Wednesday, March 4, 2009

I saw this video from a couple of years ago-reminds me of the Michael Wesch's "A vision of students today" and here's another one of his that i love: Information/Revolution

I find myself drawn to those students who don't fit the 'norm' and march to their own beats...the 'artsy' types, the ones who fall through the cracks and are bored with school. But I am also interested in (and puzzled by) those students who get more from working independently, or are introverted and find school a place that stresses them out. I know from my own memories of school, that it was a bit stressful-esp. high school....but i also liked lots about school: i love to learn with people-I'm an 'extrovert' according to Meyer/Briggs....(but i did score once as a borderline extrovert/introvert...) I get energized from collaboration-and school is setup this way =but what about those who need to get energized from within...? What about those who hate going in front of the class but yet have to due to it being part of the curriculum?

Tuesday, February 24, 2009

directed/self directed/learning

I am listening to Teri talk to her grade 9's and 10's about photography. Something she spoke about yesterday sticks in my mind. She told the students that there is a large amount of evidence proving that students still learn the best with the teacher in the room.  She is an art teacher, film teacher, photo teacher and also teaches Yearbook.  Much of her course assignments are project based, being 'art' courses....hands-on etc. However she feels that there is a time and a place for the teacher to be in front of the class....teaching.   In this case, to learn about cameras, safety and expectations.  But also, throughout the term,  students will have this face to face, with new topics.  I know that I like to learn with others. Teaching myself online is probably my least favourite thing, and while I've been forcing myself to do this better, I still favour an 'in the flesh' approach!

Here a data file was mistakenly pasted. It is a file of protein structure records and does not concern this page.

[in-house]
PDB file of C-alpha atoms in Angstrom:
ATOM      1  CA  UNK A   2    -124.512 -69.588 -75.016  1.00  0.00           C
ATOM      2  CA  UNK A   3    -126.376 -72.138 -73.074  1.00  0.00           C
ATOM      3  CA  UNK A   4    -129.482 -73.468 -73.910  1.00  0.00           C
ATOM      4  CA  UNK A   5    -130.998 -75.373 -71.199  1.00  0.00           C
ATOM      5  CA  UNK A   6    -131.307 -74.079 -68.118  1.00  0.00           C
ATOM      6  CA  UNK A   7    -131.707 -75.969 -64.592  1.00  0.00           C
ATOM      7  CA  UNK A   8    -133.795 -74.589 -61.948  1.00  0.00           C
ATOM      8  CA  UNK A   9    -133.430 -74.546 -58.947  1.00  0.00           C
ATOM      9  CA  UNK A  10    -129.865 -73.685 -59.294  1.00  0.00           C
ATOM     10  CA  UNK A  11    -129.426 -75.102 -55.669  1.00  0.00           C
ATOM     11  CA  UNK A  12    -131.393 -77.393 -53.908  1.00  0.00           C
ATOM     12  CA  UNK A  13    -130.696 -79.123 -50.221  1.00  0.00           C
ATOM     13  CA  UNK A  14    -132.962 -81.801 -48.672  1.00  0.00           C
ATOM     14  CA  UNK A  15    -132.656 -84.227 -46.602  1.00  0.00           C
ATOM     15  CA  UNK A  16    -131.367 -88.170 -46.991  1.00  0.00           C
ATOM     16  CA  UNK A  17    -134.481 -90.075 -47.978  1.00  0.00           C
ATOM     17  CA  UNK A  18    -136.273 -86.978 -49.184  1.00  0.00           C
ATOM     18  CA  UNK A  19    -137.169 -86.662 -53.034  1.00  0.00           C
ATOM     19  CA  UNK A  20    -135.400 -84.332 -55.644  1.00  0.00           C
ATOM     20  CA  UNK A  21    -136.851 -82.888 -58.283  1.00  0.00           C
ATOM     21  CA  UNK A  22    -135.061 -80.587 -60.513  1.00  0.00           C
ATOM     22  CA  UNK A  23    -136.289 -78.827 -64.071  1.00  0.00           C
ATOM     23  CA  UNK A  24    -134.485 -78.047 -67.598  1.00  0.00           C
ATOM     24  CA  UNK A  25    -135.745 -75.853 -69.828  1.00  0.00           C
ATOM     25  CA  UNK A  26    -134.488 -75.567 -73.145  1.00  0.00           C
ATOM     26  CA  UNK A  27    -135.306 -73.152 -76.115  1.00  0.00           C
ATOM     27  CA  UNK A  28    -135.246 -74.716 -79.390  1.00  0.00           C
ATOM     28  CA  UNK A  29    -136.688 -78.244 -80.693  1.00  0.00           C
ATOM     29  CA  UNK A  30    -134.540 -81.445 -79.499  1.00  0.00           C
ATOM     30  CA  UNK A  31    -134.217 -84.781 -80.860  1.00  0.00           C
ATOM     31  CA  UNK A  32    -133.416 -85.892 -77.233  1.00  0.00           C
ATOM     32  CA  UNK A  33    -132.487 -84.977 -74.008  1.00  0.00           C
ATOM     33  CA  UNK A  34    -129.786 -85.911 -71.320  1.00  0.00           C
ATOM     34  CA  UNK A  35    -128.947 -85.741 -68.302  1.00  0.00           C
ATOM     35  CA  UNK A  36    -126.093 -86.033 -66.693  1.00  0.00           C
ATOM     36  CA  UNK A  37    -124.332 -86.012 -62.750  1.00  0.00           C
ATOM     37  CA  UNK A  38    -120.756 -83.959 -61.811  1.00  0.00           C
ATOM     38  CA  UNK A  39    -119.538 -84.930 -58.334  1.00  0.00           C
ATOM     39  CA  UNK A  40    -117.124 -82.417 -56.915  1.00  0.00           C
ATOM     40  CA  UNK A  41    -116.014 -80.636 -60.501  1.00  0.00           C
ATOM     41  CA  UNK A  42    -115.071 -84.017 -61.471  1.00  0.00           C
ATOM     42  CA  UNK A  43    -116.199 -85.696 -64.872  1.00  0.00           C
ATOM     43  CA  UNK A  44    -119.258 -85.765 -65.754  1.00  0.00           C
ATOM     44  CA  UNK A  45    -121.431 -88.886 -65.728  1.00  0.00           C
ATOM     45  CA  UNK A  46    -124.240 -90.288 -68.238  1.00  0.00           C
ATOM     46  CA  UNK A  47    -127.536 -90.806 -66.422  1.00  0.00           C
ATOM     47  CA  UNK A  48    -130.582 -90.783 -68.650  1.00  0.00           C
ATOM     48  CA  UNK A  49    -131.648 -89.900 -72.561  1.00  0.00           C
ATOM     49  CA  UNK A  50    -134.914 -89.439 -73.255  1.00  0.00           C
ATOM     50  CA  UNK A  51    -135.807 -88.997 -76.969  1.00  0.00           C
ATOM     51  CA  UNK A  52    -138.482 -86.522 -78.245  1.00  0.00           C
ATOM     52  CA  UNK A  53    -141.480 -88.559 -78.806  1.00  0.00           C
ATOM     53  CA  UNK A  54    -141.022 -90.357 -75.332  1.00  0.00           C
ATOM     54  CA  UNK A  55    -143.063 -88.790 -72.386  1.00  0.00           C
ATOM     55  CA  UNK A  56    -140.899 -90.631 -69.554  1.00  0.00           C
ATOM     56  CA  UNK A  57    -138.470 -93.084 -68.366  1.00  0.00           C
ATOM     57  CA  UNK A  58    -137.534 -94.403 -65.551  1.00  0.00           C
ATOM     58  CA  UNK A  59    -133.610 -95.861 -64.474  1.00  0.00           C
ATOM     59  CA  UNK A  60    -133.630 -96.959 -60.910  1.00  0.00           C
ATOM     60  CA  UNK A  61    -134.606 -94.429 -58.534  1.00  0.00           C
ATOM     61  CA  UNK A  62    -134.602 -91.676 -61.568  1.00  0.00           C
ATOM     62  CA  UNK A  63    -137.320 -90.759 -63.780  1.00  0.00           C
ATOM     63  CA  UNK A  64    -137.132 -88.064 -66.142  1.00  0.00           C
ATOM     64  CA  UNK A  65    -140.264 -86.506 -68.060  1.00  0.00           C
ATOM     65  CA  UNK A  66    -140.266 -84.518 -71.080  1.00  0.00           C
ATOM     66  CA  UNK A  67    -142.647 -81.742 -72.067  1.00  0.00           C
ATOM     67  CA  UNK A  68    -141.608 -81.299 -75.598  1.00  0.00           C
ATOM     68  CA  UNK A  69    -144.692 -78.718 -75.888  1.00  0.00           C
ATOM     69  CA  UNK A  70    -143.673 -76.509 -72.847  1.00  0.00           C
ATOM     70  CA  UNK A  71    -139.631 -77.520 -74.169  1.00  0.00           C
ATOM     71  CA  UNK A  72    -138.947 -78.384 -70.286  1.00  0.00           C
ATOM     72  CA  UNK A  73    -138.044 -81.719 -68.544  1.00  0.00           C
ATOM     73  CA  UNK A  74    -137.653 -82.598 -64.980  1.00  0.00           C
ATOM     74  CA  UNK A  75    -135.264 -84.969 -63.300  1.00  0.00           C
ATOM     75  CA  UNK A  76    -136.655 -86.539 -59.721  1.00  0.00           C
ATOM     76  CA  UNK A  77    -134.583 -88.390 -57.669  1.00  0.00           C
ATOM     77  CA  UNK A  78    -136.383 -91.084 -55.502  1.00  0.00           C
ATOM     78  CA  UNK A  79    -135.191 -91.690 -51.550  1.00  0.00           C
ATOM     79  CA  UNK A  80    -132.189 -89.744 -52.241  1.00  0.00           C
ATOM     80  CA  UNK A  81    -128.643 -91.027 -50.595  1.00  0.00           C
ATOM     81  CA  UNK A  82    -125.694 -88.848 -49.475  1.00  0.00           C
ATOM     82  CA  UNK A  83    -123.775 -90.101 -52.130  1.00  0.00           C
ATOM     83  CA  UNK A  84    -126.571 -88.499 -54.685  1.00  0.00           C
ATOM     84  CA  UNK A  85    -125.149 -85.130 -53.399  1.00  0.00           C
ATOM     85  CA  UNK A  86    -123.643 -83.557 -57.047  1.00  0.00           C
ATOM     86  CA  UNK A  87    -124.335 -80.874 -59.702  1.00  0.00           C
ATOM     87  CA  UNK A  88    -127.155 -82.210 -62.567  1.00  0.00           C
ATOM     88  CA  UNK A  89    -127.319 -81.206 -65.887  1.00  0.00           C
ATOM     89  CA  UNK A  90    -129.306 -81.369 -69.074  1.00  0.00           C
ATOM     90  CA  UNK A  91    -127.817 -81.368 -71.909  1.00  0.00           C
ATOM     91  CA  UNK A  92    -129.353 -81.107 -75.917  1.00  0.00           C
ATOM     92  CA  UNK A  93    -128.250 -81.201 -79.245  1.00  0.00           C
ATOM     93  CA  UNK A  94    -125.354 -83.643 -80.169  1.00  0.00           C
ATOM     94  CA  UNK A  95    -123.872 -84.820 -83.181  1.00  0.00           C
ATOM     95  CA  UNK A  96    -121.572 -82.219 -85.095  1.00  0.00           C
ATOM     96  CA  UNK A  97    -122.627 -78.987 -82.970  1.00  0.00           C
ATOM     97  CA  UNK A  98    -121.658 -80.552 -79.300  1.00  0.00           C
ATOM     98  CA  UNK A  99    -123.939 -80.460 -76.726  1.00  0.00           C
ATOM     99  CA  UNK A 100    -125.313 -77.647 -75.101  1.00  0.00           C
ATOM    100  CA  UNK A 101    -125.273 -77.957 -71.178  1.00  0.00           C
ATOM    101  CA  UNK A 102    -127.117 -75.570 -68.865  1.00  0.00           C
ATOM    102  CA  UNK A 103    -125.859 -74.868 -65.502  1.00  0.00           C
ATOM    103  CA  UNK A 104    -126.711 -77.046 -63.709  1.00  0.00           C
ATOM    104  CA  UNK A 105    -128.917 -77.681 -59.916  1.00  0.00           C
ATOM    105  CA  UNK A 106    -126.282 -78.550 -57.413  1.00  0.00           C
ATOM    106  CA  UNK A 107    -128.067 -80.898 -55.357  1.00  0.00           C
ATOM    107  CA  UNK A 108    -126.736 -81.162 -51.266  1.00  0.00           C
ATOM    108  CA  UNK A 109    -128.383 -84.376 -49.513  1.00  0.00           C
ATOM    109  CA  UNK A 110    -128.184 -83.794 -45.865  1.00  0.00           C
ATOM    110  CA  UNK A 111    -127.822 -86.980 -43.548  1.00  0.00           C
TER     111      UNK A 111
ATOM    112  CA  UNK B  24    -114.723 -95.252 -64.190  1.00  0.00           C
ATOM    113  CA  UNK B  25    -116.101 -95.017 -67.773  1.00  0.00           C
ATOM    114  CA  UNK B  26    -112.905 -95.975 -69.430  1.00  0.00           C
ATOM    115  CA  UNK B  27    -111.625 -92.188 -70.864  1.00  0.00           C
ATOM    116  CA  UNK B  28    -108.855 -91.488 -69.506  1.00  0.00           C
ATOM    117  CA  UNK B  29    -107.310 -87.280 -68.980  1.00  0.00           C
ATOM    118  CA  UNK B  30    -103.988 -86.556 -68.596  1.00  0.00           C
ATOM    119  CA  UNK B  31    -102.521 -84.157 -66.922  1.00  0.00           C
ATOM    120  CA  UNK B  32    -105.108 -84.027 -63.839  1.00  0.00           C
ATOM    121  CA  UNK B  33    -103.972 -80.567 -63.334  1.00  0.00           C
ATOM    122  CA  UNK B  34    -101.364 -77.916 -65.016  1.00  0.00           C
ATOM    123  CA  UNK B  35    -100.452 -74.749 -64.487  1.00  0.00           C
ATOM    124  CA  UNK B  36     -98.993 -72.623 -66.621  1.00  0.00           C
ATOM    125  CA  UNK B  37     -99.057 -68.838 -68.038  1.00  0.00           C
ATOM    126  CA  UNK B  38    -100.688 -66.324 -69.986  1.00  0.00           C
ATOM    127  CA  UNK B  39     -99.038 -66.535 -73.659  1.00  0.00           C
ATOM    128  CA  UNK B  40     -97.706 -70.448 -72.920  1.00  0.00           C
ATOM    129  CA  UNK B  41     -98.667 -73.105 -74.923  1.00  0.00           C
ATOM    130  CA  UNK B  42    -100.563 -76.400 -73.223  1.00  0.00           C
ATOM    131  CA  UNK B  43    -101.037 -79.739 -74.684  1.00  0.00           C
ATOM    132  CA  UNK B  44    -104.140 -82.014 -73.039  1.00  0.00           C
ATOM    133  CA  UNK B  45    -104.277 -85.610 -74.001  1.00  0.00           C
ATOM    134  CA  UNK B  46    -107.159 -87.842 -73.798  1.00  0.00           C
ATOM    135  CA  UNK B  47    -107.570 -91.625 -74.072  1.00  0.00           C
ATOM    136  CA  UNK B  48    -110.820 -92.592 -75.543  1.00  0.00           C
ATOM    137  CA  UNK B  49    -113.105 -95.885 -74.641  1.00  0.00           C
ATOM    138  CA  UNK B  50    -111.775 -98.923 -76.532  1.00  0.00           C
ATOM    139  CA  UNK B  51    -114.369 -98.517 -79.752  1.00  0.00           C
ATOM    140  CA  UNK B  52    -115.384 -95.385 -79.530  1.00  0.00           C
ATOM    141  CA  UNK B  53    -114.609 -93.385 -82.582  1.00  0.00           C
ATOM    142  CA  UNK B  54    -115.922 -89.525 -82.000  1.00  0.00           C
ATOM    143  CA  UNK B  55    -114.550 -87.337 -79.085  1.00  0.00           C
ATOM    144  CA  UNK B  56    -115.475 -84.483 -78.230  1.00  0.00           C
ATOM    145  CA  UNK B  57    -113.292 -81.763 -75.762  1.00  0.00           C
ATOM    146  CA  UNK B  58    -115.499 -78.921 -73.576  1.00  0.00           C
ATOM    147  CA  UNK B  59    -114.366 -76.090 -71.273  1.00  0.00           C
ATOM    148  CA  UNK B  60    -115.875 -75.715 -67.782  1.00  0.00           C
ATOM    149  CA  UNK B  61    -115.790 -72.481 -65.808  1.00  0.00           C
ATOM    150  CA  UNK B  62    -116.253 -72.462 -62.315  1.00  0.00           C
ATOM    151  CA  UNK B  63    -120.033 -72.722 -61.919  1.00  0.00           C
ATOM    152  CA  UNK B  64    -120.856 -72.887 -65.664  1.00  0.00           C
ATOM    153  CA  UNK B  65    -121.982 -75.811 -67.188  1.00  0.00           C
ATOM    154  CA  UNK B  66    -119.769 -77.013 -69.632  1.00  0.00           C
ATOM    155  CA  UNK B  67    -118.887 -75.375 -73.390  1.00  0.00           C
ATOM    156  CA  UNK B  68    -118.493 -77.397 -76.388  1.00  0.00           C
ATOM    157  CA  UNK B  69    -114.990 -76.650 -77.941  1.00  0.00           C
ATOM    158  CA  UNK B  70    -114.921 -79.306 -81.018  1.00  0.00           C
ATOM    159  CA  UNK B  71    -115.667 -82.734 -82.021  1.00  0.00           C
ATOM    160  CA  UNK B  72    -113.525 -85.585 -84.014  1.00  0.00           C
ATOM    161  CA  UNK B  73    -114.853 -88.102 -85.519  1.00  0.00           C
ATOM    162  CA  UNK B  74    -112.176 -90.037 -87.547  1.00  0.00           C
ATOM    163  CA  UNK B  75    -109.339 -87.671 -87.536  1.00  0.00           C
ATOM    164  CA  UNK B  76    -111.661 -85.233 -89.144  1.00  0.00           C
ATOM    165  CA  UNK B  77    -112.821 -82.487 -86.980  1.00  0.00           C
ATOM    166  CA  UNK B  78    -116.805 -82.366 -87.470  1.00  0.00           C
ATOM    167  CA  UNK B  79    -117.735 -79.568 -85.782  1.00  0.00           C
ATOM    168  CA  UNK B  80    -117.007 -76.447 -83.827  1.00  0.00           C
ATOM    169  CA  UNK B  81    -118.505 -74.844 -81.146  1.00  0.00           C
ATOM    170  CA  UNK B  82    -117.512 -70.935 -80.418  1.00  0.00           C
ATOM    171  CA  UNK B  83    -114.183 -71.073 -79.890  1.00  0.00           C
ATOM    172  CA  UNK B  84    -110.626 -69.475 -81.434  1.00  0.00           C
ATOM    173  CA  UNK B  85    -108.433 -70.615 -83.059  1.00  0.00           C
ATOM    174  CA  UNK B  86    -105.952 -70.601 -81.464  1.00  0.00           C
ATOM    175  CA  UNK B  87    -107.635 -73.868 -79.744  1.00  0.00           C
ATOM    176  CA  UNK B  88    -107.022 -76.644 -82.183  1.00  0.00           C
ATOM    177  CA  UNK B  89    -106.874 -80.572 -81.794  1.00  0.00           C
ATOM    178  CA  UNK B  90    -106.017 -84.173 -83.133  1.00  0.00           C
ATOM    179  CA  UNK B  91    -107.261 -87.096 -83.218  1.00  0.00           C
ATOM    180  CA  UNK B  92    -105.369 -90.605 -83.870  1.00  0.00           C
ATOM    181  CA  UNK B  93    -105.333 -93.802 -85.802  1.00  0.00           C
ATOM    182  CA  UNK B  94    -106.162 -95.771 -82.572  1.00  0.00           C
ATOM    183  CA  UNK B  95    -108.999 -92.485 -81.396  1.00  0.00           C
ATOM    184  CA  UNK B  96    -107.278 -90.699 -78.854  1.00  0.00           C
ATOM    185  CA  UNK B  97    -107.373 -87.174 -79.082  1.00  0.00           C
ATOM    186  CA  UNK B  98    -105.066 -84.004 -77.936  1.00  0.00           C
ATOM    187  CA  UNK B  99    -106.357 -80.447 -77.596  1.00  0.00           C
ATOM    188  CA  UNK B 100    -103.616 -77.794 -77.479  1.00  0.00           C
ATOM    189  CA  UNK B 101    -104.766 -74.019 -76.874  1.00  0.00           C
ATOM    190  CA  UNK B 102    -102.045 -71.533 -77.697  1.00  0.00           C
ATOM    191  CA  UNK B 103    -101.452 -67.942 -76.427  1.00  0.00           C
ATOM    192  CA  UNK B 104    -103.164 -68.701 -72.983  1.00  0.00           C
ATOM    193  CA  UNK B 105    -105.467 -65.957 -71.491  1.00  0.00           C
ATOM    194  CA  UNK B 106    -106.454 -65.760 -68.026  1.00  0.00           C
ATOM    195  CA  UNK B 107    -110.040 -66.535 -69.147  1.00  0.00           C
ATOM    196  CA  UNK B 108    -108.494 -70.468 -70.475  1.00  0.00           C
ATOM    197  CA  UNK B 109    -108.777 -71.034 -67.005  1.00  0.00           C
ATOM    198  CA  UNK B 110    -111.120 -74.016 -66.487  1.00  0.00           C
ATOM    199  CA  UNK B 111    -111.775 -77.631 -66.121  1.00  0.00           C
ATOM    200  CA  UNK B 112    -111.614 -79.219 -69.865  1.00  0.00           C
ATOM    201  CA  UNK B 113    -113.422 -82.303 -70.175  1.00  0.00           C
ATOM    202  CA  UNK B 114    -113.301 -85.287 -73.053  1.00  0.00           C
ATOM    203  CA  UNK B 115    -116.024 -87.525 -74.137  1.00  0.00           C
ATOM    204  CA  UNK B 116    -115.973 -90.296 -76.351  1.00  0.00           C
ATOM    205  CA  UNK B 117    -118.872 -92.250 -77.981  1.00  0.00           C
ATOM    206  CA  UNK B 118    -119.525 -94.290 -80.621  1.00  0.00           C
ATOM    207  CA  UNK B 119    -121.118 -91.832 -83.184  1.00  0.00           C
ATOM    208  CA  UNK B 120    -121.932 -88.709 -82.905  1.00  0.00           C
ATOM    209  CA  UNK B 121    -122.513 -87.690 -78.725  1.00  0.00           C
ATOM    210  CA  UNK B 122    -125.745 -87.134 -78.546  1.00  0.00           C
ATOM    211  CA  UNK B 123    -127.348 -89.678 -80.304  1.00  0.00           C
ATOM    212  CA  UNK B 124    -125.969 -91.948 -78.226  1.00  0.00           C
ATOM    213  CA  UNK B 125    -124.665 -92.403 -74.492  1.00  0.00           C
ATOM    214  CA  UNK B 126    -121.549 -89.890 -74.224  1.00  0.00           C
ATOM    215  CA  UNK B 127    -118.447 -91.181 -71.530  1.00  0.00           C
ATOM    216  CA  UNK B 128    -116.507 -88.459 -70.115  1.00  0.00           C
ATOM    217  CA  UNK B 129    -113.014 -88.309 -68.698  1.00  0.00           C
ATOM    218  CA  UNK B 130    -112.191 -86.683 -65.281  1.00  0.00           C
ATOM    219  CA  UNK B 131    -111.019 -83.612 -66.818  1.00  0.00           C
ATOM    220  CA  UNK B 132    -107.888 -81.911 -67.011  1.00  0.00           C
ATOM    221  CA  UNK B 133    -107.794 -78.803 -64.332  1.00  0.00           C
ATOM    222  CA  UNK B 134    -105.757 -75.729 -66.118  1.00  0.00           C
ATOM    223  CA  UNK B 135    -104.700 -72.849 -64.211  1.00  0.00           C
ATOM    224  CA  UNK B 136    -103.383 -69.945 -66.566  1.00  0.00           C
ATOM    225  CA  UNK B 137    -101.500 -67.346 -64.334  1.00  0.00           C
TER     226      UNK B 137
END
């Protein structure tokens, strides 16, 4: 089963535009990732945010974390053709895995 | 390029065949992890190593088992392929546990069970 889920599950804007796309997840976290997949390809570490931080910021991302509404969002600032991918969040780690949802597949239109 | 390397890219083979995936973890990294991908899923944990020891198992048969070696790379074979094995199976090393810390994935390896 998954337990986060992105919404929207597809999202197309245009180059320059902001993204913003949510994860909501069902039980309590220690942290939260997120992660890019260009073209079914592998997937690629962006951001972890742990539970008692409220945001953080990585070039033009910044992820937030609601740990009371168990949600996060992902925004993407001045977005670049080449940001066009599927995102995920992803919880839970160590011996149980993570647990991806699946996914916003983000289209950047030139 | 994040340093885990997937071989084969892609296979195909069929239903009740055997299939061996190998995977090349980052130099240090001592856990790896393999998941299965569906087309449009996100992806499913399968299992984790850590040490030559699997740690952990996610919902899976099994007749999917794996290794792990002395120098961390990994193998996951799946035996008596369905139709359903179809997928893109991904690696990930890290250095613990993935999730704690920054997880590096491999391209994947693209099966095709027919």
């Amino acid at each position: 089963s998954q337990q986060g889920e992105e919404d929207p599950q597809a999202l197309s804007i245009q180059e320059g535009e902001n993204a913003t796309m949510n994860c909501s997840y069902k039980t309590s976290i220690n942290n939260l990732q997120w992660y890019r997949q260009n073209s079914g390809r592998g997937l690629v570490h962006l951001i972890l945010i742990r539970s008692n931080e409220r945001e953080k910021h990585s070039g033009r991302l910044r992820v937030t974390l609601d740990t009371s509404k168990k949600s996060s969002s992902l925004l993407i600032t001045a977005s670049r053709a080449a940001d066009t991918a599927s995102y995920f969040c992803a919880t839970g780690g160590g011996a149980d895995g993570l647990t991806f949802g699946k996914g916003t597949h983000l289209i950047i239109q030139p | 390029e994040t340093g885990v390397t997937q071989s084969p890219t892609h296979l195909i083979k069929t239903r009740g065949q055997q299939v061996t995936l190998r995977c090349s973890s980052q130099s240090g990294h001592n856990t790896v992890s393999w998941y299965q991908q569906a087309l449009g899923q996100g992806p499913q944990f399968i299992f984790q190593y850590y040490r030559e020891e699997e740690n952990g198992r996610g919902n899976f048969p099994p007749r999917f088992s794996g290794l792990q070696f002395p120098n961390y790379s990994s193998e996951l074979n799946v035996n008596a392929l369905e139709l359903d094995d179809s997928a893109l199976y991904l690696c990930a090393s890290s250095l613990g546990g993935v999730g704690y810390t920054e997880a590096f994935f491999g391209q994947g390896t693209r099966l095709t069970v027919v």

So gettting back to my WIKIspace with my Communication 12's,  I have received assignments from 4 of 17 students.  I also have added their regular teacher to our WIKI.  She is giving them some class time to complete assignments which I post online.  I would mainly like to see the WIKI as a discussion place, where students can share and post and modify the page if they want. I also have told them I see it being a support to their learning.  A place where they can go to find information to supplement what they are doing in class.  Unfortunately many I think, are feeling like its extra work.  (and not its off to eat i go....Teri has homemade Turkey soup)

Saturday, February 21, 2009 • View topic - wiki vs. phpbb

A lot of my finding so far, have been observing students (and teachers) while I was a TOC in various classrooms.  I found that the courses where students could direct their learning more, (drama, seemed, for obvious reason, more engaged in their learing.  With English, the curriculum seems more 'set' and more difficult to adapt in some ways.  Students get used to doing things in a particular way.  (read, write, questions, test, read...) I thought by adding to this, making some of the assighments online-or a palce to discuss in -class assighments, I could creat another classroom of sorts-a social network.  But, the students, most of whom already were using tools like Facebook, Texting, seemed to look at this 'wiki' as yet another 'job' or assignment (which is was).  I also know that given I was not the full-time teacher, many did not take my lesson seriously.  I may have more response ( I know I would have actually) with the grade 9's.  I was planning to set up a blog with them but could not get access to the lab to do this with them for one of the periods.  From all of this and what I have seen in other classrooms where it works,  I would definately use Blogs and Wikis in my classroom. It was be part of the overall curriculum in any subject I taught.  For English, I would use Blogs for discussions and reflections, and have students use their own blog for journal entries which could be posted to feedback or kept private for just teacher feedback. • View topic - wiki vs. phpbb